R M Cullen
MD MSc MFM BA DipStats DipProfEthics
|elite athlete development||diabetes reversal||genome topology||evolution|
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Reversal or cure?
If your A1c level was 55 but is now 37, is it fair to claim that your diabetes has been 'cured'?
'Cure' is a term that is increasingly falling into disuse. With the advent of antibiotics, it was common to alk about curing infectious disease. All the bacteria responsible for the infection had been killed. However, there is a sense in which we all expect 'cure' to mean 'gone and never to return'. If your diabetes is reversed it is not cured in the sense that you will never ever have an A1c of 50 or more in the future.
Dr Cullen sees type 2 diabetes as something triggered by problems in the walls of cells acting as glucose gates or filters. This problem leads to insulin resistance and the requirement for elevated serum glucose levels in order to have the same amount of glucose pass into cells.
Although, in general, Beta cells can increase in number quickly enough to deal with the requirements of more body cells (through growth or fat storage) they are often overwhelmed by the steeper increase in workload that the development of insulin resistance can impose. The result is excess Beta cell death and a cycle where more and more is demanded from fewer and fewer Beta cells.
Diabetes reversal is nothing more than restoring to your Beta cells the ability to manage their current workload. There is no guarantee that a future workload increase will not tip you back into a situation of excess Beta cell death.
Reversal vs control?
If you are successful in reversing your type 2 diabetes, then your A1c level should continue to be checked, perhaps every three months if you have other blood tests regularly, perhaps annually if you have no need to see a doctor more often.
If you elect 'good control' then you are committing to a lifetime not only with the label 'diabetic' along with whatever employment or driving limitations accompany the diagnosis, but also with the pressure not to eat this and so on.
'Intensive management' of diabetes, aiming for sustained 'good control' can be dangerous. The ACCORD (Action to Control Cardiovascular Risk in Diabetes) trial was stopped early because there was an increase in both cardiovascular and all cause mortality in the intensively managed group. The aim in this trial was to reduce HbA1c levels to 42 or below i.e effectively to reverse diabetes. However, the methods of intensive control are quite different to the methods of reversal.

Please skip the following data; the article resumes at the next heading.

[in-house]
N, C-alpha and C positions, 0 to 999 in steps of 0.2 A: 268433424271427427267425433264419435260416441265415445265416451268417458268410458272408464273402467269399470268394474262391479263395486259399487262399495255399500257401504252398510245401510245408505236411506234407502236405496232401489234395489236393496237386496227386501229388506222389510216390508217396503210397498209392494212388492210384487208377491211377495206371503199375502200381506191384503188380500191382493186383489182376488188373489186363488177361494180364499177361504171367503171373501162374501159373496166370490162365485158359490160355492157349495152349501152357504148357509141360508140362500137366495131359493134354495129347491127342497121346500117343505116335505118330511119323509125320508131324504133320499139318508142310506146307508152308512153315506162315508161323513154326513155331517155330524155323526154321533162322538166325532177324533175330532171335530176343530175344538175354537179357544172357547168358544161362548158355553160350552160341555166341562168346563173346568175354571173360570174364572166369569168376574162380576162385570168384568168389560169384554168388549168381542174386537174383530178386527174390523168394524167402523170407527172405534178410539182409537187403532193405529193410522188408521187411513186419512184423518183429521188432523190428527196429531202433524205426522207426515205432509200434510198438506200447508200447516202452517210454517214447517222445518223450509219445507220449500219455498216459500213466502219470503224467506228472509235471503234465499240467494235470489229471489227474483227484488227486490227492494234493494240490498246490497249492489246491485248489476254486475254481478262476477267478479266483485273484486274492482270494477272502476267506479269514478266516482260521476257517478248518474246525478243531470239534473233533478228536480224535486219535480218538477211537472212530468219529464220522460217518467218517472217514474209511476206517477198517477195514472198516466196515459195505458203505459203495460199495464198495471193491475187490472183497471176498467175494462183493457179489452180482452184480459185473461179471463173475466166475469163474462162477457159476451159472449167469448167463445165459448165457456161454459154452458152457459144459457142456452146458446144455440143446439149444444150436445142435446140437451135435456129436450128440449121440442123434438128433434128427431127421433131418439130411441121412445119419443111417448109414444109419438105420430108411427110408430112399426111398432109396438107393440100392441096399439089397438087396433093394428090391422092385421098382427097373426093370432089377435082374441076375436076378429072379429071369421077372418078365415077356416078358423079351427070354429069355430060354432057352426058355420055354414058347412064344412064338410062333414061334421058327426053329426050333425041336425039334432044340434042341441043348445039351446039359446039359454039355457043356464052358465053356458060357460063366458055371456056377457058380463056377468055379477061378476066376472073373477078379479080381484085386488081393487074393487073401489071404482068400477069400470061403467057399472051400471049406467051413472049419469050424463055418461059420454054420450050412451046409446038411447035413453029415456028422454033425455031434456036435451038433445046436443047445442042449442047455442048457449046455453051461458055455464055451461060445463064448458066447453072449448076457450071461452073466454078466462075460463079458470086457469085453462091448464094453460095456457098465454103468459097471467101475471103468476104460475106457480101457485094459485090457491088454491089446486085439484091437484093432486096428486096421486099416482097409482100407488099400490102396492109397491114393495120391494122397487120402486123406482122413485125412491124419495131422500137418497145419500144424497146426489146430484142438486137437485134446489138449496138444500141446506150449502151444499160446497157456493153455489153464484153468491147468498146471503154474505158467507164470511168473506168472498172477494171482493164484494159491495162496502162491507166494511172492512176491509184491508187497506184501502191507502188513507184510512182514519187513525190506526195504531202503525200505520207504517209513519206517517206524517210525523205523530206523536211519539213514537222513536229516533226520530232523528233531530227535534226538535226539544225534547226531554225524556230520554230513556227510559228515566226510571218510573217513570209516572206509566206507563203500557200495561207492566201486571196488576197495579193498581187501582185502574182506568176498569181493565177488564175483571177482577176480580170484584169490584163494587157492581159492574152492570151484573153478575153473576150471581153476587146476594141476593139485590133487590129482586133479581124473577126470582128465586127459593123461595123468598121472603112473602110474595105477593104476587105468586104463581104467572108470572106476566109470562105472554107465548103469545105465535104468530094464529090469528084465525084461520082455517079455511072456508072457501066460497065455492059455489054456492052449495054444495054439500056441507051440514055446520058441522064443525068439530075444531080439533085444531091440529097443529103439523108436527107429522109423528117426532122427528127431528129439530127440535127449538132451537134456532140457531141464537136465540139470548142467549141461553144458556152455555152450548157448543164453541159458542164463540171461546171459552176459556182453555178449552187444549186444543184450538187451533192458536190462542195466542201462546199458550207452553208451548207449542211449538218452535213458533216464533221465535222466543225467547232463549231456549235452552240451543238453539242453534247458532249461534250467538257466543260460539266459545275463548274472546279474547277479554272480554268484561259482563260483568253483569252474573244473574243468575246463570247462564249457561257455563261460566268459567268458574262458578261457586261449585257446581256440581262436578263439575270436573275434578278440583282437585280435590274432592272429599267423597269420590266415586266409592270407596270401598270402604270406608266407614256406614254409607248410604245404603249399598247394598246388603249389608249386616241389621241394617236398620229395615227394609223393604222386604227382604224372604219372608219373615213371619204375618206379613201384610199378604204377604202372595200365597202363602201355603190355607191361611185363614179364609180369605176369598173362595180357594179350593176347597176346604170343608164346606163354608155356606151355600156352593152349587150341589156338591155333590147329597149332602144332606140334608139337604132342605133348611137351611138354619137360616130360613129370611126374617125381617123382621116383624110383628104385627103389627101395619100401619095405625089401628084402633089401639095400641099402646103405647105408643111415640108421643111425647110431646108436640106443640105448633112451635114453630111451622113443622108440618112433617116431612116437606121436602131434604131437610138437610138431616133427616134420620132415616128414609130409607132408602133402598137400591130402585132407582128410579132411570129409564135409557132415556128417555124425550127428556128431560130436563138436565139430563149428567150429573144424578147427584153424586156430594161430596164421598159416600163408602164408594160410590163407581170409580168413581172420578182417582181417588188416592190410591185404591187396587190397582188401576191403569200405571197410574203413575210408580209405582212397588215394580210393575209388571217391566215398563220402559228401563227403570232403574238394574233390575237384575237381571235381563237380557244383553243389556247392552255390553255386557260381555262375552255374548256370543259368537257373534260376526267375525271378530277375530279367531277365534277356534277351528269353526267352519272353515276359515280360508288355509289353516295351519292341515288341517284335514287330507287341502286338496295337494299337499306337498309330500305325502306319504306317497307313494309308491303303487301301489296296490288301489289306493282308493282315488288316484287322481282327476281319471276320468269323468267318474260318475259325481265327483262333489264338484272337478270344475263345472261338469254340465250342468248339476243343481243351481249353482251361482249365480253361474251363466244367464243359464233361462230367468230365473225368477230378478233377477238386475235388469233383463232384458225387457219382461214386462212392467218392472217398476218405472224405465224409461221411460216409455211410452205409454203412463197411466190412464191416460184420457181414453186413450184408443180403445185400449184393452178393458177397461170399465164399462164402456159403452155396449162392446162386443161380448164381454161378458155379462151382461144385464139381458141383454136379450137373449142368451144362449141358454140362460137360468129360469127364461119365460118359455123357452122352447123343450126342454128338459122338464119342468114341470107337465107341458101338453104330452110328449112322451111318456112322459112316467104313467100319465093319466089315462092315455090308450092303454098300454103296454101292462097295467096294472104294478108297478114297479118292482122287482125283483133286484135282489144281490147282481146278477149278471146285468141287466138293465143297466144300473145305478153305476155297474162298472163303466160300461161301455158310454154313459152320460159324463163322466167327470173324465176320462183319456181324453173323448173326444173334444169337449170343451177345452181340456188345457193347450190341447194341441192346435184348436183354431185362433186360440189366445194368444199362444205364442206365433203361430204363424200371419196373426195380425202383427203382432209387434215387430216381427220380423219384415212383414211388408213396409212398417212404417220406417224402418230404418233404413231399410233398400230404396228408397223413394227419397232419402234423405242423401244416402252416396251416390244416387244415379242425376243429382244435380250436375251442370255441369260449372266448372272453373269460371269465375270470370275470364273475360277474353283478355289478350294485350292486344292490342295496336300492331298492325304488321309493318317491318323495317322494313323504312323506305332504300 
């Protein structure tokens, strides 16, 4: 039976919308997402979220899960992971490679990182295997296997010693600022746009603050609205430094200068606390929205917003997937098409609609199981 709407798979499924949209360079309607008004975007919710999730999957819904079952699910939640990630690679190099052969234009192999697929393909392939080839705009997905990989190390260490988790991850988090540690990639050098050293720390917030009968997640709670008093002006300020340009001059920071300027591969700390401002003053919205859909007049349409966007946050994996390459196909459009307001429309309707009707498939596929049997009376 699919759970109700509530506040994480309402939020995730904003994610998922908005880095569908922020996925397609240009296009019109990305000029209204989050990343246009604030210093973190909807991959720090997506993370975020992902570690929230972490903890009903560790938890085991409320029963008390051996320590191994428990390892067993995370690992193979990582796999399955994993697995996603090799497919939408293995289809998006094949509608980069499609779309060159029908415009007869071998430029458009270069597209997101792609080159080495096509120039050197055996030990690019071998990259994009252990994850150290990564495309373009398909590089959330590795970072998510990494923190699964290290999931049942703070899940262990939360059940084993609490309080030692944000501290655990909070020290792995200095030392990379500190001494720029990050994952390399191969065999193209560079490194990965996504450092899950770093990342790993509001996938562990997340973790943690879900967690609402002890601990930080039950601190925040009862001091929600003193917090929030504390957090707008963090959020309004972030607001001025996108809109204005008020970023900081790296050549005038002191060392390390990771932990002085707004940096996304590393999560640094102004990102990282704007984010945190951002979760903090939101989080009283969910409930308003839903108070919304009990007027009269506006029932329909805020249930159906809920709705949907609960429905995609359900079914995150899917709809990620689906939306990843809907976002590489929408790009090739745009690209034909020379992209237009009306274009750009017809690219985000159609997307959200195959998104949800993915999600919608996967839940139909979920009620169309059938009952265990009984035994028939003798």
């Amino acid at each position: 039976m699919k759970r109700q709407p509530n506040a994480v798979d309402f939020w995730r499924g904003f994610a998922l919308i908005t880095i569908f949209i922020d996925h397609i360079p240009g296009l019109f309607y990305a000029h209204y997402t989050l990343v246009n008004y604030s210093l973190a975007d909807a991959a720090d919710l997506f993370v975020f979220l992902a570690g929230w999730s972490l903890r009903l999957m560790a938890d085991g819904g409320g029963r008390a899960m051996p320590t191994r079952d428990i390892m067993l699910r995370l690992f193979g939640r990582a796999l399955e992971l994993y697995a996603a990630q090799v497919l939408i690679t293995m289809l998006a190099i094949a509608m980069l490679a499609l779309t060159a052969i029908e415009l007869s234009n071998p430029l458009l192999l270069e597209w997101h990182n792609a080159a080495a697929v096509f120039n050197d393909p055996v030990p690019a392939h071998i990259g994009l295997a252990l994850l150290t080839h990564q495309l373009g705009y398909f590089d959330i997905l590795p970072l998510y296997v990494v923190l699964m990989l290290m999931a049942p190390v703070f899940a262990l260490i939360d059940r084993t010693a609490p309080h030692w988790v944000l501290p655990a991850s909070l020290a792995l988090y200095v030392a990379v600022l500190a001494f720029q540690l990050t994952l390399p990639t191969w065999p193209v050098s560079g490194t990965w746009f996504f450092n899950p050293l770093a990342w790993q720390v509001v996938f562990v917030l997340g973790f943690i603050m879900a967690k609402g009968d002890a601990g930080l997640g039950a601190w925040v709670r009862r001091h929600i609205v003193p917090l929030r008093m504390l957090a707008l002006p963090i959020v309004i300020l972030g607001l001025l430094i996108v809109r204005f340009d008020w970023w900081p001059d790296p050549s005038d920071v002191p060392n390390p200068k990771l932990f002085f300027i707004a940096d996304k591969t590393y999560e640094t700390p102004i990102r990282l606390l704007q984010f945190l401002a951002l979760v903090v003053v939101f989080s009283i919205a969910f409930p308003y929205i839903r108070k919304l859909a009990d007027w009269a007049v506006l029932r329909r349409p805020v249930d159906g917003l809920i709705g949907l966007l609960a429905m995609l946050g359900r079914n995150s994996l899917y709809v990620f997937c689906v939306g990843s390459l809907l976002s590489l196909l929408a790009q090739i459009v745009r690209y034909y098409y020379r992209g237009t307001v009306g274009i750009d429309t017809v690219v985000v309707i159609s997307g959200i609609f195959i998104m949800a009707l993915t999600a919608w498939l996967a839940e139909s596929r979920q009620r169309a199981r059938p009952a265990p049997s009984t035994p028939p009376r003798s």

This article from NZ's BPAc is worth reading.
What are my chances?
If you were diagnosed with diabetes more than ten years ago, have never had good control (A1c consistently above 65), and already have one of retinal disease due to diabetes, impaired kidney function, or reduced sensation in your feet, then your Beta cell mass is probably already under 60% of what it once was. Diabetes reversal is about, first ending excess Beta cell death, and then increasing Beta cell mass by 2.5-5.0 per-cent per year. It will take a while, five years or more, to reverse your diabetes if this can be done at all. We need good control as a starting point. You should be on metformin, insulin (which may not be needed permanently), an ACE inhibitor, and aspirin.
At the other extreme, if your A1c is somewhere in the 43-46 range, reversal of your pre-diabetes can be expected. Remember that an A1c of 48 is diagnostic of diabetes in the USA!
What is the evidence?
Doctors have known for years that bariatric surgery (loosely speaking stomach stapling) reverses diabetes within a few days of the surgery, well before any significant weight loss has occurred.
A team from Newcastle university has developed the theory that fat storage cells around the liver and pancreas in some way poison the pancreatic Beta cells, and that in a very low calories diet these fat storage cells are the first to be removed. They have found a short-term very low calorie diet effective in reversing type 2 diabetes. One man's story can be found here.
There have been a number of studies with the goal of lowering HbA1c to below 48 in at least some patients (the 'intensive intervention' group). This was achieved in some patients.
The evidence that type 2 diabetes can be reversed is strong. What is unclear is what is the minimum effective intervention.